Yeast infections are very common and are sometimes confused with STDs. Get all your facts and what to do to make it better here.
Every woman has a so-called vaginal flora. That’s the normal balance of bacteria and yeast of the vagina. That keeps the vagina healthy and clean.
When the flora changes though, it can lead to a yeast infection. That means that yeast overpowers the rest of the good bacteria and cause a yeast infection.
Your vagina and vulva will feel itchy. There may be redness, swelling, and a burning sensation, especially when peeing or when you have sex. Your discharge may also be different than usual, either white and thick or clear and watery.
Yeast infections are also called candidiasis or thrush. About 3 out of 4 women will get a yeast infection at least once in their lives.
Thankfully, most yeast infections are harmless. Even if you don’t treat them, they will usually go away on their own.
Sometimes, yeast infections can be a sign of a bigger problem though. So if you have them frequently, or with very severe symptoms, you should see a healthcare professional to make sure there’s nothing more serious going on.
Many things can cause the fungus Candida albicans to grow out of hand. A very common one is being on antibiotics – the medication will attack most bacteria, including the good bacteria that usually keep the fungus in check.
Other causes are stress, too much alcohol, or some hormonal birth control methods.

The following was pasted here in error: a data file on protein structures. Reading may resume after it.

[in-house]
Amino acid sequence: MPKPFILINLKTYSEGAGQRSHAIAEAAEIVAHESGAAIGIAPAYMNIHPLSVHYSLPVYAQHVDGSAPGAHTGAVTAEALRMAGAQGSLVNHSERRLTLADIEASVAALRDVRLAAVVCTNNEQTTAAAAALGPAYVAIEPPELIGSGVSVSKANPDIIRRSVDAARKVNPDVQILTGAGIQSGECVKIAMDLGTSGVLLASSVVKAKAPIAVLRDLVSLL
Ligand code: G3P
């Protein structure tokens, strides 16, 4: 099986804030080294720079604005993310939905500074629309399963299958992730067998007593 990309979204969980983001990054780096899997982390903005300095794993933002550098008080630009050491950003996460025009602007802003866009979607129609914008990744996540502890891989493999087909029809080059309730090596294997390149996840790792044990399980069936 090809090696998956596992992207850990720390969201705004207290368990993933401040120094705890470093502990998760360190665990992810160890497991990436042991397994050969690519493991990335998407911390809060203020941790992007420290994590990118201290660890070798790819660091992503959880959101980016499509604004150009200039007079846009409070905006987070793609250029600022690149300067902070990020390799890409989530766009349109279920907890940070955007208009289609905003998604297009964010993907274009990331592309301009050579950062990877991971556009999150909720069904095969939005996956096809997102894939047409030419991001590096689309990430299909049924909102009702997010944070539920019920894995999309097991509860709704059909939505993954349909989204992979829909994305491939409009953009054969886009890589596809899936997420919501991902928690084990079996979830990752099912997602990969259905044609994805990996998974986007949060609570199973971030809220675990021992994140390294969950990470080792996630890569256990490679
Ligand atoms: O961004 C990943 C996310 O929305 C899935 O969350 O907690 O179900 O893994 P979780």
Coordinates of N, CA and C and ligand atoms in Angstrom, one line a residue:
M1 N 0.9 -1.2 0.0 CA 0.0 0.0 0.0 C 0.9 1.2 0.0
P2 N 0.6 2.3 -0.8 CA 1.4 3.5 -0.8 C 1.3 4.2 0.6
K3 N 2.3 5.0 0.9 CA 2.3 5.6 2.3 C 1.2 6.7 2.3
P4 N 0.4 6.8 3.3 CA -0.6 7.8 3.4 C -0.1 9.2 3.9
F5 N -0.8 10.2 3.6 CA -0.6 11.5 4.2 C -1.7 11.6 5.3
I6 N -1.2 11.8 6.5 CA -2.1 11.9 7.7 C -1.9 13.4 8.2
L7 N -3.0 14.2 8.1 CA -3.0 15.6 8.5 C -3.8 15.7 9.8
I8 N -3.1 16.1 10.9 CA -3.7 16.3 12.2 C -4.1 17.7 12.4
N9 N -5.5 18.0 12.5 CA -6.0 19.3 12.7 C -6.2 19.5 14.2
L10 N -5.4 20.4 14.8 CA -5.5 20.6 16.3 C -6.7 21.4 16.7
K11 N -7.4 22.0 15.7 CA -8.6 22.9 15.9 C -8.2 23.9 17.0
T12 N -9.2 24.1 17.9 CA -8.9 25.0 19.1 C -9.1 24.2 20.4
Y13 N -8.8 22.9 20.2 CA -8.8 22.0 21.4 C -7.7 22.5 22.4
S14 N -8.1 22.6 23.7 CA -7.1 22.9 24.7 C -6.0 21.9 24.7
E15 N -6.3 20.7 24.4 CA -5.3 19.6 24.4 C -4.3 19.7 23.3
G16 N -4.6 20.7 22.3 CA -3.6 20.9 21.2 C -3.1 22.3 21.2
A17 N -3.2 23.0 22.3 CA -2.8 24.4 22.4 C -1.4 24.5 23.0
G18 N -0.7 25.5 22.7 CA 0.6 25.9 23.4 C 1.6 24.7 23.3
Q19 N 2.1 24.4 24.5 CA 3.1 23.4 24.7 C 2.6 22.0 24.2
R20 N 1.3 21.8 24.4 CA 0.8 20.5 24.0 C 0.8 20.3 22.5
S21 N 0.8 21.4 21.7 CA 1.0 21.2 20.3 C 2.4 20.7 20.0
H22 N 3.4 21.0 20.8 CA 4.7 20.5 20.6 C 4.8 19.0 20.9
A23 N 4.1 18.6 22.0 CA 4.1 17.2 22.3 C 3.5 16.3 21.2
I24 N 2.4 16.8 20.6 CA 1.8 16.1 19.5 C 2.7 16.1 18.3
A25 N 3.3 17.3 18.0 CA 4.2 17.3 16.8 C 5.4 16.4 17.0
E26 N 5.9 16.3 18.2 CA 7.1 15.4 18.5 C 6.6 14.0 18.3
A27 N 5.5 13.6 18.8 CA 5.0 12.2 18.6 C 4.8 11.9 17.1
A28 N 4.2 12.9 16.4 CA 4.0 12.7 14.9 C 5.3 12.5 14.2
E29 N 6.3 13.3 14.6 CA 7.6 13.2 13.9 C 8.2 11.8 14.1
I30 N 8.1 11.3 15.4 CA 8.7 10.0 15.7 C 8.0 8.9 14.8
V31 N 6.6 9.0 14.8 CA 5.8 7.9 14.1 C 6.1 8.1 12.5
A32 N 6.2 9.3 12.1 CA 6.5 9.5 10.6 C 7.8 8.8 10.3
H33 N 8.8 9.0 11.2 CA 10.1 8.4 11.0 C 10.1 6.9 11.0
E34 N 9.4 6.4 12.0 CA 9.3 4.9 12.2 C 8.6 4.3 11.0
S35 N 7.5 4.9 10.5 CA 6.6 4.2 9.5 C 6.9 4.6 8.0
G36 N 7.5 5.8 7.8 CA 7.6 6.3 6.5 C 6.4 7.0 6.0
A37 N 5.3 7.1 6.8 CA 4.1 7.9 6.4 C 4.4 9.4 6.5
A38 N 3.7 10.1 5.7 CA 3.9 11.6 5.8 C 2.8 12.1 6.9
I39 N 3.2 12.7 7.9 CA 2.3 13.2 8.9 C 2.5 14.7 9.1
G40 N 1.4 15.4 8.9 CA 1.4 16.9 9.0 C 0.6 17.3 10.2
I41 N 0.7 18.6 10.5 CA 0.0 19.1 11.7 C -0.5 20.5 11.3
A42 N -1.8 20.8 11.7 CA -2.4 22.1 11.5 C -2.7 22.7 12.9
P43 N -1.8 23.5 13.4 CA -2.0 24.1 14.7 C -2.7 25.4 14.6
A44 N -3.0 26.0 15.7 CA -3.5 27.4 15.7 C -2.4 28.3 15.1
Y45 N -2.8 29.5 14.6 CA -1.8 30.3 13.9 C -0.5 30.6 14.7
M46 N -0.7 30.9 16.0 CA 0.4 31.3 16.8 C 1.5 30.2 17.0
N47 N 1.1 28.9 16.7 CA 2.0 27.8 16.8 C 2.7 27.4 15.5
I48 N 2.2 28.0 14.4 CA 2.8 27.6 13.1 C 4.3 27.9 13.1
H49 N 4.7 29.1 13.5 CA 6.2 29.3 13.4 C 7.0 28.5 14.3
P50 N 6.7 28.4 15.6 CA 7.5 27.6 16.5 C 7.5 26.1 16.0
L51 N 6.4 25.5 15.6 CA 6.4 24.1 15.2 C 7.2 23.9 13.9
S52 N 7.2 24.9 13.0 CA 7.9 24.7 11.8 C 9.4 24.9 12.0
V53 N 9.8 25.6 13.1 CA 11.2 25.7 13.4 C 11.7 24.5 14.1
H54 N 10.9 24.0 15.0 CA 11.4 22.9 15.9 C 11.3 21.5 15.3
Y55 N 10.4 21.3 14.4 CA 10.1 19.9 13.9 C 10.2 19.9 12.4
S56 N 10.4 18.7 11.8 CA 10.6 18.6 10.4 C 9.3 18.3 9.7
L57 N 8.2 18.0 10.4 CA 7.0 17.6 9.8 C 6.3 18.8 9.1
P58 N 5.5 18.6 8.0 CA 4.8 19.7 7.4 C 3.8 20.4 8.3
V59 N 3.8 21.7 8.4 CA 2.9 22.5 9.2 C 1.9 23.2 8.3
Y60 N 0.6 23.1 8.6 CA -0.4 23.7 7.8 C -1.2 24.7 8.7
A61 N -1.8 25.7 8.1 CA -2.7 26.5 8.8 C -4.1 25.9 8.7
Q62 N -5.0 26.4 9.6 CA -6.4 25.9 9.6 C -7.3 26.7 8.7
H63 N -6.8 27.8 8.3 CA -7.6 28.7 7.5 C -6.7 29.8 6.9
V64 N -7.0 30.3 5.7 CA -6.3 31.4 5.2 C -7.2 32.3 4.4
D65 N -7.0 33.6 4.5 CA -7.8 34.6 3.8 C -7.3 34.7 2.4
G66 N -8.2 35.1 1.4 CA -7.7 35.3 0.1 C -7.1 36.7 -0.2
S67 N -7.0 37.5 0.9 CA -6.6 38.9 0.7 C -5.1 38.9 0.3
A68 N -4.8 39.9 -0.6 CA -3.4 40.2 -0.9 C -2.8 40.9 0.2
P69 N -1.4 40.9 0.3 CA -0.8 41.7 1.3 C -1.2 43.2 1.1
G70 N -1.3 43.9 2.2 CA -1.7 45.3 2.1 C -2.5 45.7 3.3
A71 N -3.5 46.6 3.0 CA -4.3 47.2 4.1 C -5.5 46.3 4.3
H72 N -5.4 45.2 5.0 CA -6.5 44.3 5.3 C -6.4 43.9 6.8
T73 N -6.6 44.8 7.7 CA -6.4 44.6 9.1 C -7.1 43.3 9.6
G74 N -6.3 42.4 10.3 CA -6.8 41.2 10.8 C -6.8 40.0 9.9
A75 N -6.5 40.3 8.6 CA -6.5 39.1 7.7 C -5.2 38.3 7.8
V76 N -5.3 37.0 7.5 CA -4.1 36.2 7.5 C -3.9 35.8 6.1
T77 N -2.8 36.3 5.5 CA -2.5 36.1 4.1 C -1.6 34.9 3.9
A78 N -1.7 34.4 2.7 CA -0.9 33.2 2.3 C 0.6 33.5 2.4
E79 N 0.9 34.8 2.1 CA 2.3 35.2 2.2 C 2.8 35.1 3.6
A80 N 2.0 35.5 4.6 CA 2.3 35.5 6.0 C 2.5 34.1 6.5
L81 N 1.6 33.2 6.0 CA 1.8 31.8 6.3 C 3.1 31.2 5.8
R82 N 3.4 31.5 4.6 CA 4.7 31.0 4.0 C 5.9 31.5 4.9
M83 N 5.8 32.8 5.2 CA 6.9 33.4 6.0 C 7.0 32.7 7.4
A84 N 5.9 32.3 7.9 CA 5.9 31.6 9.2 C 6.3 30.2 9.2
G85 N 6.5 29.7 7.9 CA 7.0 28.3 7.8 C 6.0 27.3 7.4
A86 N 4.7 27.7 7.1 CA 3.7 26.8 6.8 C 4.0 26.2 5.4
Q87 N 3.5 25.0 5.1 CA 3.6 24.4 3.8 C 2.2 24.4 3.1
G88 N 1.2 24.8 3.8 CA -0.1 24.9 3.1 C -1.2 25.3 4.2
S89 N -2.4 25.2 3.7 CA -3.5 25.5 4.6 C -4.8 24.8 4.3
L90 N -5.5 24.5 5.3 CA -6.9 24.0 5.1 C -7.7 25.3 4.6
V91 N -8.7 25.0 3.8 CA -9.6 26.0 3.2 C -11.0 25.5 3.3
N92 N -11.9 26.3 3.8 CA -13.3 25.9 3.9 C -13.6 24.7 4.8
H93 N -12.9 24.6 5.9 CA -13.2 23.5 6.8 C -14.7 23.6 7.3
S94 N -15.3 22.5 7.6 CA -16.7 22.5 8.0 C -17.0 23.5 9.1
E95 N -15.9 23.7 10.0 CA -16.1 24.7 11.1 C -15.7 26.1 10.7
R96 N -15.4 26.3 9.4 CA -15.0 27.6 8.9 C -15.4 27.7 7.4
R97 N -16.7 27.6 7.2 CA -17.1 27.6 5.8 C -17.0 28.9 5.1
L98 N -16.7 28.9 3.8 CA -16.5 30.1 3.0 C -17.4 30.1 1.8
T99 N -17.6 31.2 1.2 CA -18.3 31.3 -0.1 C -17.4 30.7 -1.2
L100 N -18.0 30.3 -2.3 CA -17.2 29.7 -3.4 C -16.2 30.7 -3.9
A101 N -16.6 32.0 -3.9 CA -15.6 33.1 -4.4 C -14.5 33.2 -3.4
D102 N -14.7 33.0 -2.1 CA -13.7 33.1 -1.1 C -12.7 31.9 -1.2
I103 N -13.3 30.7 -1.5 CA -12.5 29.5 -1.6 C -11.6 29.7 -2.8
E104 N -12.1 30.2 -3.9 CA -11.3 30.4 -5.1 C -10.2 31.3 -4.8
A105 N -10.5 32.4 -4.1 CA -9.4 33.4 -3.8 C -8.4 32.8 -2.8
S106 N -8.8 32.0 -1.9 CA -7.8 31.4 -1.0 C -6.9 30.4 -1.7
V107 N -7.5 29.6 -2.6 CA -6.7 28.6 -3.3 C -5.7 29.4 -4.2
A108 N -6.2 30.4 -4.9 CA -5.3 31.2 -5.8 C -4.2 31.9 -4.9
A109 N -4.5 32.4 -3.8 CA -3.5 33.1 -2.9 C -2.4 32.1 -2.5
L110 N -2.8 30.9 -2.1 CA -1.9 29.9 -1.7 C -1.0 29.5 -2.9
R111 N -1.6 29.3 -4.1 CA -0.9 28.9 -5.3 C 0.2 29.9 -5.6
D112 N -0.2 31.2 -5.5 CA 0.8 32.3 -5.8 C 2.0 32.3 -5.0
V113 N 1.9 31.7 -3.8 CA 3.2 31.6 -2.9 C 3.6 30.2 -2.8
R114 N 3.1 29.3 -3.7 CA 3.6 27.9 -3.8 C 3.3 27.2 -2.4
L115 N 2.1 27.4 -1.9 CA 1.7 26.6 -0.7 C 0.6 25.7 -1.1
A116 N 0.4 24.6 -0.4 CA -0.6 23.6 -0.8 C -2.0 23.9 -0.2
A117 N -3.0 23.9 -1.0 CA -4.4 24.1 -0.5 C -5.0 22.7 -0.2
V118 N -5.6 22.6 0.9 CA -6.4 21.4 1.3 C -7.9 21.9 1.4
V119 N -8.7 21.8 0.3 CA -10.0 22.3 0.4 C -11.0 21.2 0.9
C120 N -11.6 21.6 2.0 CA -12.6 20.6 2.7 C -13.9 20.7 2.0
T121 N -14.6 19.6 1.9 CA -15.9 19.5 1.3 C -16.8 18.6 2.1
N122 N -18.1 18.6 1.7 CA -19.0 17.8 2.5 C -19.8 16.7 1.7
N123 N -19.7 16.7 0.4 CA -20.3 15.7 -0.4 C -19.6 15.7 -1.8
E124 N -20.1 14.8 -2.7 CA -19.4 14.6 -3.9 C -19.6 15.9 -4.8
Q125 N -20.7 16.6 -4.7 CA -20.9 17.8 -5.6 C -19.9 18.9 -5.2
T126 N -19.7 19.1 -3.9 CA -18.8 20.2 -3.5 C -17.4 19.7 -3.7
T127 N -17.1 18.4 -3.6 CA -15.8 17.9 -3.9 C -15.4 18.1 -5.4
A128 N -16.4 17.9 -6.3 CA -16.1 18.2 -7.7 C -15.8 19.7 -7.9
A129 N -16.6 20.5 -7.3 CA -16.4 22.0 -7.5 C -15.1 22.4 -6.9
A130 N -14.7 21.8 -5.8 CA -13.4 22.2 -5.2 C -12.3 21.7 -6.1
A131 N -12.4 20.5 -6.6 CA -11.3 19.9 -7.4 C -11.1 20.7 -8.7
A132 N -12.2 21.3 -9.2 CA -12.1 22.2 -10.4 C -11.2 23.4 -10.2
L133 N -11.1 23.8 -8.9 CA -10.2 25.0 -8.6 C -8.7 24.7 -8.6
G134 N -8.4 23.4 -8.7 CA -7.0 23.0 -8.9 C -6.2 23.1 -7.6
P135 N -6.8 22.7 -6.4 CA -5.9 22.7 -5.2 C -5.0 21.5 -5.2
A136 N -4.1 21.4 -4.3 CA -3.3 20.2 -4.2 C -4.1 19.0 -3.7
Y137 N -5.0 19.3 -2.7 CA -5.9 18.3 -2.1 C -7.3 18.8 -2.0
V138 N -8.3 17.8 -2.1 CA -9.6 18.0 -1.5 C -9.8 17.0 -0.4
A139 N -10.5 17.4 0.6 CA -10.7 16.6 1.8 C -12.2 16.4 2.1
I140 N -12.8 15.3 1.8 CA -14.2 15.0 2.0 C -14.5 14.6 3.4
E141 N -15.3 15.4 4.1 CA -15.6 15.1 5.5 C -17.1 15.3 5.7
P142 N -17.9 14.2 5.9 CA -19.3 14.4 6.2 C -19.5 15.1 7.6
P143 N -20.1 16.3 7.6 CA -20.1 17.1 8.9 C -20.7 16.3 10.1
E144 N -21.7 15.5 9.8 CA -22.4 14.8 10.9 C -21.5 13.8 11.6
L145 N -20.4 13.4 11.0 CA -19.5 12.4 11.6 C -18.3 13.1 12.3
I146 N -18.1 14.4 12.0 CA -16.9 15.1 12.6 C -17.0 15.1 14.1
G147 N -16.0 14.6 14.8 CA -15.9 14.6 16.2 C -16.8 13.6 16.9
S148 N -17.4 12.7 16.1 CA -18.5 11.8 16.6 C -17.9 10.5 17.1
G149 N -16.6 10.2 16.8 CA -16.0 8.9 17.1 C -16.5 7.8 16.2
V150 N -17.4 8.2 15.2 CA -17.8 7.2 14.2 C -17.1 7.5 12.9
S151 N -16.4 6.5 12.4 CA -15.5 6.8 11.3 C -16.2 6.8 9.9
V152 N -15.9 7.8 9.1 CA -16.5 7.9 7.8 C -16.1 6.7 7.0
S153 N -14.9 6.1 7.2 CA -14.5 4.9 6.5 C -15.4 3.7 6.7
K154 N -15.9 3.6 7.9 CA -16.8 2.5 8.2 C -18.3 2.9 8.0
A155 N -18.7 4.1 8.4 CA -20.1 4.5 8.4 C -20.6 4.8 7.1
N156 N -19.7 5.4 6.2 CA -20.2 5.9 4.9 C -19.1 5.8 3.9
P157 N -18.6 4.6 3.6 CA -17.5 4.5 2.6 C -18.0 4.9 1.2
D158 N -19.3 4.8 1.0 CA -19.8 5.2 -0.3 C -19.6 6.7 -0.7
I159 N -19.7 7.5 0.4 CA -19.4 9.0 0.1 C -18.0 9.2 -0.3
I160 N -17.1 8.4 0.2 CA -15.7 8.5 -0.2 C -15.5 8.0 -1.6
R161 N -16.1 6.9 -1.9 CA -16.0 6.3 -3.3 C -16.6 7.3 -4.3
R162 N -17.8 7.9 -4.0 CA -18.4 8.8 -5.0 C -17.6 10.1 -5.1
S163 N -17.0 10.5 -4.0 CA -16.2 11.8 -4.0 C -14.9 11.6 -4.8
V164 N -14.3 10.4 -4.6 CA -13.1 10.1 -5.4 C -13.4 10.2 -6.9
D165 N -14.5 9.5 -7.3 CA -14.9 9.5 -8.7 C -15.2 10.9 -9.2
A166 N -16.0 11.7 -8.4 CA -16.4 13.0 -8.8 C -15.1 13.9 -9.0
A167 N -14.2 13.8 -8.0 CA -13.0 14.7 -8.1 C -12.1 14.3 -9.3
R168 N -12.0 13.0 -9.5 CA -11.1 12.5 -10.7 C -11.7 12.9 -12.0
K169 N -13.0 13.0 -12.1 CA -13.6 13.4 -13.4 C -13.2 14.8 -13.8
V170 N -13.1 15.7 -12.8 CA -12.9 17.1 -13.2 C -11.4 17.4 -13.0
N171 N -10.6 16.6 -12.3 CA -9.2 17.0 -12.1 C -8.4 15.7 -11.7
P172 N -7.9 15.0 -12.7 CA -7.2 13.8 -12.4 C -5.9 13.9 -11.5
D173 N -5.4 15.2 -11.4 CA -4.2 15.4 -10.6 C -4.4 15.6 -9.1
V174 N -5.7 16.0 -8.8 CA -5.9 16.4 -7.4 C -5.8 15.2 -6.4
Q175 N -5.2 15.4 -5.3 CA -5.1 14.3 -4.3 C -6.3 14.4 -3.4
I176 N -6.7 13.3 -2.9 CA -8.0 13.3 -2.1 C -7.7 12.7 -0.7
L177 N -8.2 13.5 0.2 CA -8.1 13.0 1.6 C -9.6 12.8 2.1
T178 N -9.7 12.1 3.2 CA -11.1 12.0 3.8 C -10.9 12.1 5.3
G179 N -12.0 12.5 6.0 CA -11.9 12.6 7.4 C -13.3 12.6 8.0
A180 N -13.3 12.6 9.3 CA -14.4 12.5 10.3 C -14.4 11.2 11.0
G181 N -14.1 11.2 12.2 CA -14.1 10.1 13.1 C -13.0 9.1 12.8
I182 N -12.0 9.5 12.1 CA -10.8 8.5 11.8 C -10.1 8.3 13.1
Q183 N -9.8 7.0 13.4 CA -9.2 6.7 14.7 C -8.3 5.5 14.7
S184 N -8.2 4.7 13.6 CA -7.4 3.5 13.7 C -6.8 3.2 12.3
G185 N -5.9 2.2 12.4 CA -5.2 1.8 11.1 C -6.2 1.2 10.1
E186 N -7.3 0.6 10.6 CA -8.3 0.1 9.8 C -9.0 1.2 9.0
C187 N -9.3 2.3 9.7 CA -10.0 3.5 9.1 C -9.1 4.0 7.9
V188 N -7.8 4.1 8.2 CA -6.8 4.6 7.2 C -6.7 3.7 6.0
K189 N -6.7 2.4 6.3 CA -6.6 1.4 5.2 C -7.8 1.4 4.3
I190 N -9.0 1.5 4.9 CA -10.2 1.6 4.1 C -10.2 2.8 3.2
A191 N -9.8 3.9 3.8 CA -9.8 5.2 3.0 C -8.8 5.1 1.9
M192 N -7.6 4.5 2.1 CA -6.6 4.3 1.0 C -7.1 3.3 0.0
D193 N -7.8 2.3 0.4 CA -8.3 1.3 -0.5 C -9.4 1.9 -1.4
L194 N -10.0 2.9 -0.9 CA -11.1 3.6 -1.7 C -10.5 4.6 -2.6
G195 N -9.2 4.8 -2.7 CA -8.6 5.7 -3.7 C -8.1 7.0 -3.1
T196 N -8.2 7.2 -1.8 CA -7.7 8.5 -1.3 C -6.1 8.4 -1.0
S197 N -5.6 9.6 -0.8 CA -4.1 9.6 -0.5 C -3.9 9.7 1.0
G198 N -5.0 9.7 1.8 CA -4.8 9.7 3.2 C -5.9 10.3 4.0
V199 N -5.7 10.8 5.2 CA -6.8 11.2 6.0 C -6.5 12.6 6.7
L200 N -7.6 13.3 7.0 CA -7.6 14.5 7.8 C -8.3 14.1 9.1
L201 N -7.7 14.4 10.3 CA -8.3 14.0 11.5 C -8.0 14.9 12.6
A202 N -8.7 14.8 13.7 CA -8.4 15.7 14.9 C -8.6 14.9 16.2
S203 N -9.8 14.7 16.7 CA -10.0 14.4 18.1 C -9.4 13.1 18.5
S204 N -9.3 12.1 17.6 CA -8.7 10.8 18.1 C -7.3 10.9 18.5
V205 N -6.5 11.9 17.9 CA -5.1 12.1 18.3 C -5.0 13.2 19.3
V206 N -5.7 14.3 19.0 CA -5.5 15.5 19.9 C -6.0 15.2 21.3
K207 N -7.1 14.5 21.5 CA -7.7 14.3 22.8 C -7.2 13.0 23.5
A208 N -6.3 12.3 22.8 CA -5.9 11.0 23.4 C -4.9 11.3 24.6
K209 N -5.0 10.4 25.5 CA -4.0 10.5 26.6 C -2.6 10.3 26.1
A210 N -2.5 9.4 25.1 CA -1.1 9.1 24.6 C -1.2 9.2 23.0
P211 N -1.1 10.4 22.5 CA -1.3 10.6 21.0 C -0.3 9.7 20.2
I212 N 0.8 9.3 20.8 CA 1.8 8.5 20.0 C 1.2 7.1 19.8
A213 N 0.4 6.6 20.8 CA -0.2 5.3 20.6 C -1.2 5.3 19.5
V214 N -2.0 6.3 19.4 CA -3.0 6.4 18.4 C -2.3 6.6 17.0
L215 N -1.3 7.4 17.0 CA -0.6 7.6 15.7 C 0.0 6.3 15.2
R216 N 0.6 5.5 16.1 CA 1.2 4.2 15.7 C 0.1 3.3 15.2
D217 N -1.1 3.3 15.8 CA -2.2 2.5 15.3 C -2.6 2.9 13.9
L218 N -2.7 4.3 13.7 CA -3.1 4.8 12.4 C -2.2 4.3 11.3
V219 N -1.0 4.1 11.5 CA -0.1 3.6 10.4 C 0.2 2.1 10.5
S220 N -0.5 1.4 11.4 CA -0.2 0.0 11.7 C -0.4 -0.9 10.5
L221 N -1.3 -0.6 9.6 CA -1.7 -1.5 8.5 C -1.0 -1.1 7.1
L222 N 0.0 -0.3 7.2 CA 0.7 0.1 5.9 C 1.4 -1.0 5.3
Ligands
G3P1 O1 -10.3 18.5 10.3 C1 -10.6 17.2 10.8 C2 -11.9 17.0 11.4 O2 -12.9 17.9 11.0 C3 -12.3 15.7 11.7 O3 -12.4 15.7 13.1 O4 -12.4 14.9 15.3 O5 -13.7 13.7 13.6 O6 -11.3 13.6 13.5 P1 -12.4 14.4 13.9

The type of yeast that can cause yeast infections is always present around the vulva and vagina and even in other parts of your body.
That’s why yeast infections aren’t considered STDs because they are usually not passed on from one person to the next. While it is possible, it doesn’t happen often.
Even though most yeast infections don’t necessarily need treatment, they can be annoying and uncomfortable. It’s best to see a healthcare professional. Once they have confirmed that you have a yeast infection, they can give you creams to help with the itching and burning. They might also give you oral tablets to treat the yeast overgrowth.
You should always see a healthcare professional if your infection seems very heavy, lasts for more than a few days, or if you are pregnant or have diabetes.
Yes, it is possible for men to get yeast infections, but that’s not very common. The symptoms are similar: a thick, white substance on the penis, white patches, an itch, and a rash.
One of the biggest risks is having unprotected sex with a partner who has a yeast infection, but bad hygiene, especially in men who aren’t circumcised, is another common cause. Other risks include being on antibiotics for a long time, having diabetes, or having difficulties with tour immune system, for example, if you are HIV-positive.